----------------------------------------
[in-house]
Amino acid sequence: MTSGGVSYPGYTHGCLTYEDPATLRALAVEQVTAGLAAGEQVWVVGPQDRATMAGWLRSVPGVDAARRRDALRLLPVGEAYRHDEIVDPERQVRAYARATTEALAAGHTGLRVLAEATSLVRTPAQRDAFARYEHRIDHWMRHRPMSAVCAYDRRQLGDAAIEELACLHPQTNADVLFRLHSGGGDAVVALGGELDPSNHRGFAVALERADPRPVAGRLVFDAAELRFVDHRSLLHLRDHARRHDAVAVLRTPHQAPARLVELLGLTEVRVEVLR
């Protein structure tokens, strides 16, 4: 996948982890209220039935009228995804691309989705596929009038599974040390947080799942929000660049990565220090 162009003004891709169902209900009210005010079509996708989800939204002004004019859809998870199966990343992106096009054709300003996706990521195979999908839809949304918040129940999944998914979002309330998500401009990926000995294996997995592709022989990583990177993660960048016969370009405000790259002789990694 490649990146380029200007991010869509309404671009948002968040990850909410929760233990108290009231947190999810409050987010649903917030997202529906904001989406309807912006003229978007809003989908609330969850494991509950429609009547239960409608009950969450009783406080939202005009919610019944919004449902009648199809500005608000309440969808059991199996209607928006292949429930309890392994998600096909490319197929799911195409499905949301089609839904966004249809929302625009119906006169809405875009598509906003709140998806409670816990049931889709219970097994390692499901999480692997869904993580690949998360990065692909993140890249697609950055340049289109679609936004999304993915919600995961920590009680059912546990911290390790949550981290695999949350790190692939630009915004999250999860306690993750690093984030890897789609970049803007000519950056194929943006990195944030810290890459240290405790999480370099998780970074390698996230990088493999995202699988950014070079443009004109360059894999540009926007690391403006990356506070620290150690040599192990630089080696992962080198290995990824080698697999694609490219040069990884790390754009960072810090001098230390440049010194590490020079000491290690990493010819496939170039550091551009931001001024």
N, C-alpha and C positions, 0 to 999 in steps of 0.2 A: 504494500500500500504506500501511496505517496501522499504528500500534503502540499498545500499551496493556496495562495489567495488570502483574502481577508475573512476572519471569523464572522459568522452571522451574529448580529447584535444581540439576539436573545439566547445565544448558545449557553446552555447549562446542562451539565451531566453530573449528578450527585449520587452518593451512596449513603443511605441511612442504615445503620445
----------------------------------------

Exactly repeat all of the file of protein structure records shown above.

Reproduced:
[in-house]
Amino acid sequence: MTSGGVSYPGYTHGCLTYEDPATLRALAVEQVTAGLAAGEQVWVVGPQDRATMAGWLRSVPGVDAARRRDALRLLPVGEAYRHDEIVDPERQVRAYARATTEALAAGHTGLRVLAEATSLVRTPAQRDAFARYEHRIDHWMRHRPMSAVCAYDRRQLGDAAIEELACLHPQTNADVLFRLHSGGGDAVVALGGELDPSNHRGFAVALERADPRPVAGRLVFDAAELRFVDHRSLLHLRDHARRHDAVAVLRTPHQAPARLVELLGLTEVRVEVLR
């Protein structure tokens, strides 16, 4: 996948982890209220039935009228995804691309989705596929009038599974040390947080799942929000660049990565220090 162009003004891709169902209900009210005010079509996708989800939204002004004019859809998870199966990343992106096009054709300003996706990521195979999908839809949304918040129940999944998914979002309330998500401009990926000995294996997995592709022989990583990177993660960048016969370009405000790259002789990694 490649990146380029200007991010869509309404671009948002968040990850909410929760233990108290009231947190999810409050987010649903917030997202529906904001989406309807912006003229978007809003989908609330969850494991509950429609009547239960409608009950969450009783406080939202005009919610019944919004449902009648199809500005608000309440969808059991199996209607928006292949429930309890392994998600096909490319197929799911195409499905949301089609839904966004249809929302625009119906006169809405875009598509906003709140998806409670816990049931889709219970097994390692499901999480692997869904993580690949998360990065692909993140890249697609950055340049289109679609936004999304993915919600995961920590009680059912546990911290390790949550981290695999949350790190692939630009915004999250999860306690993750690093984030890897789609970049803007000519950056194929943006990195944030810290890459240290405790999480370099998780970074390698996230990088493999995202699988950014070079443009004109360059894999540009926007690391403006990356506070620290150690040599192990630089080696992962080198290995990824080698697999694609490219040069990884790390754009960072810090001098230390440049010194590490020079000491290690990493010819496939170039550091551009931001001024």
N, C-alpha and C positions, 0 to 999 in steps of 0.2 A: 504494500500500500504506500501511496505517496501522499504528500500534503502540499498545500499551496493556496495562495489567495488570502483574502481577508475573512476572519471569523464572522459568522452571522451574529448580529447584535444581540439576539436573545439566547445565544448558545449557553446552555447549562446542562451539565451531566453530573449528578450527585449520587452518593451512596449513603443511605441511612442504615445503620445